Block suspended from spring along a frictionless inclined plane

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This article discusses a scenario/arrangement whose statics/dynamics/kinematics can be understood using the ideas of classical mechanics.
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The scenario here is a dry block (with a stable surface of contact) on a dry fixed frictionless inclined plane, with \theta being the angle of inclination with the horizontal axis. In addition, there is a spring with one fixed end and the block attached at the other end, running parallel to the incline, so that if the block slides down the incline, the spring gets stretched and if the block slides up the incline, the spring gets compressed.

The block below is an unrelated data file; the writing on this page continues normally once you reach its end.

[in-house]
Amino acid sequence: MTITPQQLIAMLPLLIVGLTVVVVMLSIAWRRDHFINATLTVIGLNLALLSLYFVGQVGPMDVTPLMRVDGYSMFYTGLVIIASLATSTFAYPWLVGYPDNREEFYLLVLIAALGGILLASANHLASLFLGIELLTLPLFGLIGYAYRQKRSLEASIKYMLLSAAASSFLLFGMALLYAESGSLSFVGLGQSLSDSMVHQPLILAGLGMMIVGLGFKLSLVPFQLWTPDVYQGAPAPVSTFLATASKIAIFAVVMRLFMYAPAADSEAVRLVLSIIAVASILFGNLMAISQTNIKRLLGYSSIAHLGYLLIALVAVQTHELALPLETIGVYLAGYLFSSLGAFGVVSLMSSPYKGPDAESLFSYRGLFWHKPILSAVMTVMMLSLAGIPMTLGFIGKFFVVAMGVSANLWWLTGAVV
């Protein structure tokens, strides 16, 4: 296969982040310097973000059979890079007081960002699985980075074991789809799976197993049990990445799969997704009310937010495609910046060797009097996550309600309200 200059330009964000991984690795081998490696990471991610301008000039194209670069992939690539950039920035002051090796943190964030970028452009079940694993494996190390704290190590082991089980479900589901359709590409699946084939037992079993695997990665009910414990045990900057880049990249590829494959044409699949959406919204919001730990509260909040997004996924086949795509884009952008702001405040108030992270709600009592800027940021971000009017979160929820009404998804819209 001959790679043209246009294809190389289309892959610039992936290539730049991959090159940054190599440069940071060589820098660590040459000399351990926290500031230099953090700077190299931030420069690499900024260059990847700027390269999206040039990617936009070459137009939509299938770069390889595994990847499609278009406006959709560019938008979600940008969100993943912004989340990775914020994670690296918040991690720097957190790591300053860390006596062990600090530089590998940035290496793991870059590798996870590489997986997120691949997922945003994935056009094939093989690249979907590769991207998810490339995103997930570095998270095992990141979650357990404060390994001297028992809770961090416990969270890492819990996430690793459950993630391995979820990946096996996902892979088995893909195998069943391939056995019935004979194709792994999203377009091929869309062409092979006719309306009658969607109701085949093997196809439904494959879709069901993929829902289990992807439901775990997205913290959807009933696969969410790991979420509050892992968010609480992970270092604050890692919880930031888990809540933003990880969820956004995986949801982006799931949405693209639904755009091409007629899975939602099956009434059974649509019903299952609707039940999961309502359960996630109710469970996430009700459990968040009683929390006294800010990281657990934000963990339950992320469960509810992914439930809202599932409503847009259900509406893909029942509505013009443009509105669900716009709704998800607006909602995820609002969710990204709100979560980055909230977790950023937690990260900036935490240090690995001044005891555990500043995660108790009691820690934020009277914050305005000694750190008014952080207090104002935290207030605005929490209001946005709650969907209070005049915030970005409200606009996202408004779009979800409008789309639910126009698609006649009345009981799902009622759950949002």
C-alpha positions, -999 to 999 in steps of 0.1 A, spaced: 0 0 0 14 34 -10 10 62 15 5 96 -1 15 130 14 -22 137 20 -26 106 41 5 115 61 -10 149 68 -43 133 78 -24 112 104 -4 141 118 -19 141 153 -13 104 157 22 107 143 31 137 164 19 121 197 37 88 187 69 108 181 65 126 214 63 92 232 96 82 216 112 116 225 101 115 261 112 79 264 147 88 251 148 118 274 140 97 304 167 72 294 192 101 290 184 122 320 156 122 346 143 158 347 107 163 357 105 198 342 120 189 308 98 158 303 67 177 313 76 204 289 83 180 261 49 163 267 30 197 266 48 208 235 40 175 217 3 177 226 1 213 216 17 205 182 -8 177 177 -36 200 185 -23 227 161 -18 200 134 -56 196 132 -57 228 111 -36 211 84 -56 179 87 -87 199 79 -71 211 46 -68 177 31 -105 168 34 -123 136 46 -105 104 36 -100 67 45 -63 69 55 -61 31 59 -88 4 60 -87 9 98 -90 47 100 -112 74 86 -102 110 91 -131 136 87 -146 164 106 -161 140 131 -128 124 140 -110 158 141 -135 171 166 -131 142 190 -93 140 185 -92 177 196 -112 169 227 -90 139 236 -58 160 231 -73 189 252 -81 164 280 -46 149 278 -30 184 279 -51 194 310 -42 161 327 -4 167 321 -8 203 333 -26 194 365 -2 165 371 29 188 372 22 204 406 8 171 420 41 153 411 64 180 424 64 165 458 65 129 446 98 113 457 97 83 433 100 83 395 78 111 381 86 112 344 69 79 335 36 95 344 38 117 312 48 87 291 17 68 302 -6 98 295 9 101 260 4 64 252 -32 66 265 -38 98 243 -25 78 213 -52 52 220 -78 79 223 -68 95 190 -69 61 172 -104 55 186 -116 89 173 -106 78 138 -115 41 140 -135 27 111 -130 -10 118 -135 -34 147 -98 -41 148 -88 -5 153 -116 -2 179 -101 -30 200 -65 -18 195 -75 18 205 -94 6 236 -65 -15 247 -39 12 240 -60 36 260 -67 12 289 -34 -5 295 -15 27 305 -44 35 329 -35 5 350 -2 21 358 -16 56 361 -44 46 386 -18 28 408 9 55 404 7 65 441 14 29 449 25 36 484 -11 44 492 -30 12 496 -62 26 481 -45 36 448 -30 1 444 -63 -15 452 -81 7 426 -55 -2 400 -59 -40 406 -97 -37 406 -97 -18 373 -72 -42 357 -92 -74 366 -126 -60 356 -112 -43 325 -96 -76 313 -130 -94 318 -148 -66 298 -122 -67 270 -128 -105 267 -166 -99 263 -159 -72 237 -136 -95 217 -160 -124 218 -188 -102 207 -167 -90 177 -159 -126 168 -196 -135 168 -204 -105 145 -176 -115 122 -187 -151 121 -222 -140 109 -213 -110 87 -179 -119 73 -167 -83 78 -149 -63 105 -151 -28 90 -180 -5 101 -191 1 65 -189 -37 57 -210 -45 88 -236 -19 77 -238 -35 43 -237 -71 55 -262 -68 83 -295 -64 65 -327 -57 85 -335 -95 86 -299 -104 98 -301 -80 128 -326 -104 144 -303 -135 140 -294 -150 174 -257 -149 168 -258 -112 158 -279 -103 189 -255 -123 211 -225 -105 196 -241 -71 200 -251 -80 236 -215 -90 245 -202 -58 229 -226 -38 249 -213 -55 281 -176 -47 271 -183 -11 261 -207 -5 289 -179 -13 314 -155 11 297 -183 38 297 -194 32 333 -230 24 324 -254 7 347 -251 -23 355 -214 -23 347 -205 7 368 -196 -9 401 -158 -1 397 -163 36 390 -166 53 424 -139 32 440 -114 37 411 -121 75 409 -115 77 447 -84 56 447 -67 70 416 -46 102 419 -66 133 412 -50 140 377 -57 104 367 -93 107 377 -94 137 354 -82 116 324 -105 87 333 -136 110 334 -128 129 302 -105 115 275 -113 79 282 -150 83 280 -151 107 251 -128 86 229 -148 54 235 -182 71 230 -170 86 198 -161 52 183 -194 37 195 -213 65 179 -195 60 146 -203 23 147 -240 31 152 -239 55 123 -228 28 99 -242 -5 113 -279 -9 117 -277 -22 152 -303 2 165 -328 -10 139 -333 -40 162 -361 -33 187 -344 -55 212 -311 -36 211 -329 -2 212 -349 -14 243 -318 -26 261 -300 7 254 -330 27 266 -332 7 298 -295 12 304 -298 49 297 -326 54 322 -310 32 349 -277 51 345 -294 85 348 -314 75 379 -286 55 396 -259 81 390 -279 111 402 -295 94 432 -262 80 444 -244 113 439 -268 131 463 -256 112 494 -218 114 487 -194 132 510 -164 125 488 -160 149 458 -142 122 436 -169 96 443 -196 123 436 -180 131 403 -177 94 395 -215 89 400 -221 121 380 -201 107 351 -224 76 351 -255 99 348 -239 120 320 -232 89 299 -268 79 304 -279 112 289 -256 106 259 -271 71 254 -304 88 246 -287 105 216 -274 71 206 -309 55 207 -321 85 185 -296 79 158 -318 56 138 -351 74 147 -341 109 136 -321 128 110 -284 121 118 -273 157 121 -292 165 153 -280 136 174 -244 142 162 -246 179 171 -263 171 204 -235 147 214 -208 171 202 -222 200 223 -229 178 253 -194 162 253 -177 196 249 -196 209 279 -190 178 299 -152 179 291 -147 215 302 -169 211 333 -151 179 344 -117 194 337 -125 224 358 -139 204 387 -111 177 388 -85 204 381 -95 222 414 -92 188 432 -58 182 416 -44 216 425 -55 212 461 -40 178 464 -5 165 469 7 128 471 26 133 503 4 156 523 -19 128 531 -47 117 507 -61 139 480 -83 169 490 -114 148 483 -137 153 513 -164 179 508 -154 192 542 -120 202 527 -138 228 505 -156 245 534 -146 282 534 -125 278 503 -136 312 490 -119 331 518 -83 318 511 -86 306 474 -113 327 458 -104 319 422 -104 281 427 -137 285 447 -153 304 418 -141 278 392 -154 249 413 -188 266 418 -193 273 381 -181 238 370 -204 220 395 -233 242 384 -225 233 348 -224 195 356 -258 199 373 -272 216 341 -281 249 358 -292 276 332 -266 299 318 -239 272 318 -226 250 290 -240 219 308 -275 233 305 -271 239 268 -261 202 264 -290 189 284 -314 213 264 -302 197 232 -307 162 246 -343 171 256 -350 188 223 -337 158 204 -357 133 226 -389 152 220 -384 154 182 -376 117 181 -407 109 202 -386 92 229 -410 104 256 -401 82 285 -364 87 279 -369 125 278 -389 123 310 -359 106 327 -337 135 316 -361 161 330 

We assume that the spring is initially in its relaxed state, so the restoring force on it is zero. Denote by k the spring constant of the spring -- we assume that the spring obeys Hooke's law.

The extremes for the angle \theta are \theta = 0 (whence, the plane is horizontal), and \theta = \pi/2 (whence, the plane is vertical).

Though the picture depicts a square cross section for the block, this shape assumption is not necessary.

A more general scenario, that considers the possibility of friction along the inclined plane, is discussed at block suspended from spring along an inclined plane.